It was common at the start of the 20th century to speak of ‘ Australian Ideals’. What are our values and ideals today? Perhaps those who so generously supported the 5000 Poppy campaign could use their goodwill to help Australia progress rather than feed its militaristic tendencies. And rather than answer the call to knit or crochet a poppy perhaps these resources could be spent on the many social problems […]
How do we stop violence against women? This was the topic of a public meeting that I attended last week. The speakers were Trish O’Donohue, the CEO of Women’s Information, Support and Housing in the North, Phil Cleary, the former independent federal MP & anti-violence campaigner, and Sue Bolton, Socialist Alliance councillor for Moreland.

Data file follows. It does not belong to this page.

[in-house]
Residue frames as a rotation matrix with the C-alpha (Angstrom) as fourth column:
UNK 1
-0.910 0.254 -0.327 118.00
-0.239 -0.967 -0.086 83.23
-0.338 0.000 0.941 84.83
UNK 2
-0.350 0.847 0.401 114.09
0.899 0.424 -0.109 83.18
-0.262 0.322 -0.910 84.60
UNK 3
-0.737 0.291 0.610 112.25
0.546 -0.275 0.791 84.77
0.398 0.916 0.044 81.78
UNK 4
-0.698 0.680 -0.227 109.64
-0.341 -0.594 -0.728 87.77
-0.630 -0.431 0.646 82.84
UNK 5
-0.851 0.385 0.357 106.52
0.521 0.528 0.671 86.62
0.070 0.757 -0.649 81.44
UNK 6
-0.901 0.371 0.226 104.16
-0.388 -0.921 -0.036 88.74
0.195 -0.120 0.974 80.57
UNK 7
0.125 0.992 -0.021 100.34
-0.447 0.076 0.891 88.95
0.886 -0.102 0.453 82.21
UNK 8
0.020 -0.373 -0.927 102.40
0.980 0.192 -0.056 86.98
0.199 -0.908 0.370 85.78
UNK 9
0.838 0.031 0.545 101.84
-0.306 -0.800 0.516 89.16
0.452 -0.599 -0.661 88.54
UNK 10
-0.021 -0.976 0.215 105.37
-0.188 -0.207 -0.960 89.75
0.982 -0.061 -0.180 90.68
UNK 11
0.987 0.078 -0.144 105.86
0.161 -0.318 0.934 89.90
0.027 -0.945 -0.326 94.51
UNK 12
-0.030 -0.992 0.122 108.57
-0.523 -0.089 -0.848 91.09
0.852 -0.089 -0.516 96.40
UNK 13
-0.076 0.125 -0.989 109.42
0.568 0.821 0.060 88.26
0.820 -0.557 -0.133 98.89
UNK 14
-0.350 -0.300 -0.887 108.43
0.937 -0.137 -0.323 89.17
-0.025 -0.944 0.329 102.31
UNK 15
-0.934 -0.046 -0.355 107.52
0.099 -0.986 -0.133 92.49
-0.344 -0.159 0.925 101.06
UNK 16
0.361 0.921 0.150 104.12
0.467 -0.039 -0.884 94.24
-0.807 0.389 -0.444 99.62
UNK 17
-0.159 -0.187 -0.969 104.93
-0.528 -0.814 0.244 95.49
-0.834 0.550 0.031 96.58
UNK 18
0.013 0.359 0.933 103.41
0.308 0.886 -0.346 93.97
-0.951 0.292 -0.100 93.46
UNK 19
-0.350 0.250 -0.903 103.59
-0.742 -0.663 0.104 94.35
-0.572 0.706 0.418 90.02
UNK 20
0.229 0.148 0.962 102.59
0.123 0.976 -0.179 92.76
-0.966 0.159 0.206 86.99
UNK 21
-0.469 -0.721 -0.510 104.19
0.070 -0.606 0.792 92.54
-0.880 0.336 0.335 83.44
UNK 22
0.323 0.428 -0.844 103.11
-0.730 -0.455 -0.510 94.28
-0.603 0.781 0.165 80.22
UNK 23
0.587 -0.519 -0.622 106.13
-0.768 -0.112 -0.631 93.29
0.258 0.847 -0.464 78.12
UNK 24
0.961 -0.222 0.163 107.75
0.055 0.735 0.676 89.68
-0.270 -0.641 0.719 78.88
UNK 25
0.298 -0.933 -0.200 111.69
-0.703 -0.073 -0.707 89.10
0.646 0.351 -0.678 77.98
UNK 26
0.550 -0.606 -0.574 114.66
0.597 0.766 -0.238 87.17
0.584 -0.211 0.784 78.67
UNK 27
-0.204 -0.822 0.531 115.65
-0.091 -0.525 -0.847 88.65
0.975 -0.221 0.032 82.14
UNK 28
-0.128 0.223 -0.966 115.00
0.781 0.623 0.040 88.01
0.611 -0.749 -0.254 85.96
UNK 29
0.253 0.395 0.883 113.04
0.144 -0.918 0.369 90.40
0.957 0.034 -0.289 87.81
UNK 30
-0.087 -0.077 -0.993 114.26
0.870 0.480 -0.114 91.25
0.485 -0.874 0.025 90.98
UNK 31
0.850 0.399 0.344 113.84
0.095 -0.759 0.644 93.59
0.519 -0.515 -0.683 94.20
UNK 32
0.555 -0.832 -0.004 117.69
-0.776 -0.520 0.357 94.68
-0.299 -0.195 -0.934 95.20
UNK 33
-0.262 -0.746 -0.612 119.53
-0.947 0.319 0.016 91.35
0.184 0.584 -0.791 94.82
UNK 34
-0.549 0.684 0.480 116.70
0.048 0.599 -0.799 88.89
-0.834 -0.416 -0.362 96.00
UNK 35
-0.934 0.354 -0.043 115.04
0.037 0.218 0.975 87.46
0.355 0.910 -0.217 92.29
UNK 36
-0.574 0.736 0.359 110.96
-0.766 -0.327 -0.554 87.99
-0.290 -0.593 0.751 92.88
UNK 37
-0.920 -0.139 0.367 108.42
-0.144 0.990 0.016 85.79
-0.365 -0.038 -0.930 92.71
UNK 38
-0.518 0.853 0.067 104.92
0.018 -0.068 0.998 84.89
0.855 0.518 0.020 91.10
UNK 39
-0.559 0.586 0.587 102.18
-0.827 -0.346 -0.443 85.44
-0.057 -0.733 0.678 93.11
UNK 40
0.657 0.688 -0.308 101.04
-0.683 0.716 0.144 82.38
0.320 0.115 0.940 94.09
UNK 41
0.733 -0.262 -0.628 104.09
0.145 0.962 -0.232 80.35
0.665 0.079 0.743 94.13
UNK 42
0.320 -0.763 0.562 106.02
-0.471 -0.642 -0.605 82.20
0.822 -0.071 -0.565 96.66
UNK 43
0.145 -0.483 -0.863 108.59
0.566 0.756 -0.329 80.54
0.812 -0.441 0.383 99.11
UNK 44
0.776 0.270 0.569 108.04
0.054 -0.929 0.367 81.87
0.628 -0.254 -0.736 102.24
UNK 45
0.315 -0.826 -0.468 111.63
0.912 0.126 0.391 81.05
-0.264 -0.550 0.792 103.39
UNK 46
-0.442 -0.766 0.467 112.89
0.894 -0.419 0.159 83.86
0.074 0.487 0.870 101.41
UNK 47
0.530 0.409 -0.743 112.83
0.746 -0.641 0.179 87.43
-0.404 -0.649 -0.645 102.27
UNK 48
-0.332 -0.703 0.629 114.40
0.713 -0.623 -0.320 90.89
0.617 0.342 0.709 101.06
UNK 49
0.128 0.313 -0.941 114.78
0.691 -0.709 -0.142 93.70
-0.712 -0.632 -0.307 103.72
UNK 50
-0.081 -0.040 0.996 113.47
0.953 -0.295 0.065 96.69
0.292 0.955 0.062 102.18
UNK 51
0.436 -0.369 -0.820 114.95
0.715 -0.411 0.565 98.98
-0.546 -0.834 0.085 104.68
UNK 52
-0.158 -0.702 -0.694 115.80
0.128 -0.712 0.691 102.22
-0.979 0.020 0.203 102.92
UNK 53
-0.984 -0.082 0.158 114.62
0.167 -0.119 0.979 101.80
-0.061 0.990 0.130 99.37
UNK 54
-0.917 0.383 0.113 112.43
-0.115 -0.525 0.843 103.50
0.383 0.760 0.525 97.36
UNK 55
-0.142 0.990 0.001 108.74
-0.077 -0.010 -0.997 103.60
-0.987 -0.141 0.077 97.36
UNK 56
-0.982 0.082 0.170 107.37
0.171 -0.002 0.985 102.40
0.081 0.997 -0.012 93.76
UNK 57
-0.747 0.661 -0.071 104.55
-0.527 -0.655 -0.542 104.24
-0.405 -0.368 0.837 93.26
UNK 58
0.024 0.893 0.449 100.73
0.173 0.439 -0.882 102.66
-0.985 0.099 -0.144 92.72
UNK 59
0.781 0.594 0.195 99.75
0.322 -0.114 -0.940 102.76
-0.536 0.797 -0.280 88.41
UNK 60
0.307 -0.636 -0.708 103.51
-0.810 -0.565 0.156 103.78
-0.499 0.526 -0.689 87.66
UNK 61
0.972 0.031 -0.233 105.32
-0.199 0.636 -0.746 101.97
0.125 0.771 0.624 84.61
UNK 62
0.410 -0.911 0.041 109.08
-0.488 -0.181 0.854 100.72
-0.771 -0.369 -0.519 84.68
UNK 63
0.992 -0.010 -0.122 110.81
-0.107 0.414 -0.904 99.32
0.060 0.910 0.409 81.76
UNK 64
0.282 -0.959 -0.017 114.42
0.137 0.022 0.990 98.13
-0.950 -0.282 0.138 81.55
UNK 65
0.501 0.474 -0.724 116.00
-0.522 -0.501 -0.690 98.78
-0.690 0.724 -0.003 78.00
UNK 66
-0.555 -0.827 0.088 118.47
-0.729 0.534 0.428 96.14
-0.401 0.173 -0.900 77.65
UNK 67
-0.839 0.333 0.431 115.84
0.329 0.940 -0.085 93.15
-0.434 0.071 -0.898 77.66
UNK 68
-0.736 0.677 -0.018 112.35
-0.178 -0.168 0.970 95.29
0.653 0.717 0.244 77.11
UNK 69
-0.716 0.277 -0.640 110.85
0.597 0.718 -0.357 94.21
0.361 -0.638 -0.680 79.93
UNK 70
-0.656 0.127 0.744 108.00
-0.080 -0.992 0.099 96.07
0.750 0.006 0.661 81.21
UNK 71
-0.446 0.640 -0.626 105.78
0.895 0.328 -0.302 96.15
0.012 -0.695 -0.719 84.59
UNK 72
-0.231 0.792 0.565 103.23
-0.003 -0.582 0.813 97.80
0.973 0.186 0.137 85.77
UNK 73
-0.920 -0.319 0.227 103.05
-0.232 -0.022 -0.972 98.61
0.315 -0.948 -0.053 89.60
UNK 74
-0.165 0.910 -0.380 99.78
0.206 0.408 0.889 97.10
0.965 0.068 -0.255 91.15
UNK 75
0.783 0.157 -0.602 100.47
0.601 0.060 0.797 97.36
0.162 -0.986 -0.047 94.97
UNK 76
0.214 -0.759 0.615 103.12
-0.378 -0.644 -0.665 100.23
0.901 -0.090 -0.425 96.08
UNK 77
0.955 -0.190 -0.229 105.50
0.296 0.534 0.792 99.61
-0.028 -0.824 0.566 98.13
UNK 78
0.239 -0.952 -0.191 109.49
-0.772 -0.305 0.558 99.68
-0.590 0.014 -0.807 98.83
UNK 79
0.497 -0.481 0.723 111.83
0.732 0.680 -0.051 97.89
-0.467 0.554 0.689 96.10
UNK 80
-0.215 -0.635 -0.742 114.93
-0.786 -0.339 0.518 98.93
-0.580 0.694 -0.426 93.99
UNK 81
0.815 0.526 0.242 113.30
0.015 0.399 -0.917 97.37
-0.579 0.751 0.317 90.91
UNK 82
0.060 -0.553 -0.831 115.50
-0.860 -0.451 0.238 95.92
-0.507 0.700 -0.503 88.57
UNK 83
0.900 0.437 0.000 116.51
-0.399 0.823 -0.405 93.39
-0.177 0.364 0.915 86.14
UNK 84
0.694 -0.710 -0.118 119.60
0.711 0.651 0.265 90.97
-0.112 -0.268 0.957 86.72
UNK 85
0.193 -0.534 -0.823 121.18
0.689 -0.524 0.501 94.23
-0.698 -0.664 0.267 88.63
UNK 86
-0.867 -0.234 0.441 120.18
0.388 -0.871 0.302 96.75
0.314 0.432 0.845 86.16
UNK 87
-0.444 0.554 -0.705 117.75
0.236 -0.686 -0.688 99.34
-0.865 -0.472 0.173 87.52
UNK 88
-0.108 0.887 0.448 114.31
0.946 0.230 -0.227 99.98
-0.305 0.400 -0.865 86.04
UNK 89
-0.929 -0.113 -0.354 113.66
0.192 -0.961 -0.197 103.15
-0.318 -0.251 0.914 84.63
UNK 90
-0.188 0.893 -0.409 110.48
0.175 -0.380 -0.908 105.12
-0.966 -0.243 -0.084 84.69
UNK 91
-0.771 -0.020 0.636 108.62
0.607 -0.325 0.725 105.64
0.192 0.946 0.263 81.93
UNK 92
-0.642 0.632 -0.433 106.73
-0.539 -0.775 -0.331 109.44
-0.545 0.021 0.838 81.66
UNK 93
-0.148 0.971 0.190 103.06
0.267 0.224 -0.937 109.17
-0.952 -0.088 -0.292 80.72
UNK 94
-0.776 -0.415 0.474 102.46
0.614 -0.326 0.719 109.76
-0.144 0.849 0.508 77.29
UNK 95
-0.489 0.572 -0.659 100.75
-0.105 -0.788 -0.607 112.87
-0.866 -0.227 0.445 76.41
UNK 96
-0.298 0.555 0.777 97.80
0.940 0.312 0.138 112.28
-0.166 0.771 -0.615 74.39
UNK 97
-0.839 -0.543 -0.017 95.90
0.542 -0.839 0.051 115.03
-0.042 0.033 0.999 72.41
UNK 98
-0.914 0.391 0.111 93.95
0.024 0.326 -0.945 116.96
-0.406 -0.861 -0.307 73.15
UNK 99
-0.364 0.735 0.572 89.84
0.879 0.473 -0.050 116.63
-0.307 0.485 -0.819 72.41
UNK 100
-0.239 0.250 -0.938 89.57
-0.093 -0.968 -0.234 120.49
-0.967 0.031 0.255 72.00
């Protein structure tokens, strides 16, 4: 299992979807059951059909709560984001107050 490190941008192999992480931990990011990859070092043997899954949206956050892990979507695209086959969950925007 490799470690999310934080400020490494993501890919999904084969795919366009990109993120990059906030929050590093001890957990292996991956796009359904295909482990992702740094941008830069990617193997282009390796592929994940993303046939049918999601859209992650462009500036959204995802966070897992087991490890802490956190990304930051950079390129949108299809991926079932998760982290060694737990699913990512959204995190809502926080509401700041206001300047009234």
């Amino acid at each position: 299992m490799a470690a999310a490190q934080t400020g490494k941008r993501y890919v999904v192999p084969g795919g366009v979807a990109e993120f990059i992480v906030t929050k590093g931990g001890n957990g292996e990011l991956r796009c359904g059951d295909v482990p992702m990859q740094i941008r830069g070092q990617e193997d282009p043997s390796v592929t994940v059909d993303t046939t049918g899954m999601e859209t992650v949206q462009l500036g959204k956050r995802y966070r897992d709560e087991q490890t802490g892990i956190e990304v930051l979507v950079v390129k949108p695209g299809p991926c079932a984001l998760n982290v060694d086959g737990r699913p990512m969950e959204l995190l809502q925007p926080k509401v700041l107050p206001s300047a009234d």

This post is timely for it is now 159 years since the famous uprising known as the Eureka Stockade. The story of the massacre in Ballarat on December 3, 1854 after police and soldiers broke the miner’s stronghold is one of Australia’s great stories, but according to Claire Wright, author of The Forgotten Rebels of Eureka, the story we learned as children neglected half of the participants-the women.
US historian Deborah Swiss believes that Elizabeth Fry is an unlikely yet important hero in the history behind Australia Day. This is because Fry, the Quaker reformer along with her army of volunteers helped nearly 12,000 of the 25,000 convict women who were transported to Australia beginning in 1788 with the arrival of the First Fleet.